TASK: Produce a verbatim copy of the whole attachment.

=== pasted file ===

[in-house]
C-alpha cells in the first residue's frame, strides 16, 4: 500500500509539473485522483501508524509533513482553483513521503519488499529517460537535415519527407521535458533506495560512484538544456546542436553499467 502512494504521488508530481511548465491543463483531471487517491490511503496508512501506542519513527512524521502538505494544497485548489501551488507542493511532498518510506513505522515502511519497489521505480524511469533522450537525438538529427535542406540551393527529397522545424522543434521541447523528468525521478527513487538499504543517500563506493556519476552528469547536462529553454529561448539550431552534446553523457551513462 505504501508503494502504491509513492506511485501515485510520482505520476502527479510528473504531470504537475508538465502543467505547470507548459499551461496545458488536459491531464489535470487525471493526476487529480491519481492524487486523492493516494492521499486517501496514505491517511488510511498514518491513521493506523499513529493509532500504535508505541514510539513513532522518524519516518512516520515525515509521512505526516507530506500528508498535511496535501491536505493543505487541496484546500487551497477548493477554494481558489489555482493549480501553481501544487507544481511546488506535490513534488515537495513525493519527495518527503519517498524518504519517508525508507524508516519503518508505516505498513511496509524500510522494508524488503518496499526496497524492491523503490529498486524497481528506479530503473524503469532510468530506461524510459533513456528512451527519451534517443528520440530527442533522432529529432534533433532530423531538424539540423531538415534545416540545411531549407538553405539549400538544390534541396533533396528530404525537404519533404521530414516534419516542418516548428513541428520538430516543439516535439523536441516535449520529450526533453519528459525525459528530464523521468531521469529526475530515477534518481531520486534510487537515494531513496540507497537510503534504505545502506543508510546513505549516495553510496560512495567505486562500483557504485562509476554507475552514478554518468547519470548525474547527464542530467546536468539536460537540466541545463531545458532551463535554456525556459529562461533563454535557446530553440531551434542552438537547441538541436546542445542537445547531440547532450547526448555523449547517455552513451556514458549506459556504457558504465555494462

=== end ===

[in-house]
C-alpha cells in the first residue's frame, strides 16, 4: 500500500509539473485522483501508524509533513482553483513521503519488499529517460537535415519527407521535458533506495560512484538544456546542436553499467 502512494504521488508530481511548465491543463483531471487517491490511503496508512501506542519513527512524521502538505494544497485548489501551488507542493511532498518510506513505522515502511519497489521505480524511469533522450537525438538529427535542406540551393527529397522545424522543434521541447523528468525521478527513487538499504543517500563506493556519476552528469547536462529553454529561448539550431552534446553523457551513462 505504501508503494502504491509513492506511485501515485510520482505520476502527479510528473504531470504537475508538465502543467505547470507548459499551461496545458488536459491531464489535470487525471493526476487529480491519481492524487486523492493516494492521499486517501496514505491517511488510511498514518491513521493506523499513529493509532500504535508505541514510539513513532522518524519516518512516520515525515509521512505526516507530506500528508498535511496535501491536505493543505487541496484546500487551497477548493477554494481558489489555482493549480501553481501544487507544481511546488506535490513534488515537495513525493519527495518527503519517498524518504519517508525508507524508516519503518508505516505498513511496509524500510522494508524488503518496499526496497524492491523503490529498486524497481528506479530503473524503469532510468530506461524510459533513456528512451527519451534517443528520440530527442533522432529529432534533433532530423531538424539540423531538415534545416540545411531549407538553405539549400538544390534541396533533396528530404525537404519533404521530414516534419516542418516548428513541428520538430516543439516535439523536441516535449520529450526533453519528459525525459528530464523521468531521469529526475530515477534518481531520486534510487537515494531513496540507497537510503534504505545502506543508510546513505549516495553510496560512495567505486562500483557504485562509476554507475552514478554518468547519470548525474547527464542530467546536468539536460537540466541545463531545458532551463535554456525556459529562461533563454535557446530553440531551434542552438537547441538541436546542445542537445547531440547532450547526448555523449547517455552513451556514458549506459556504457558504465555494462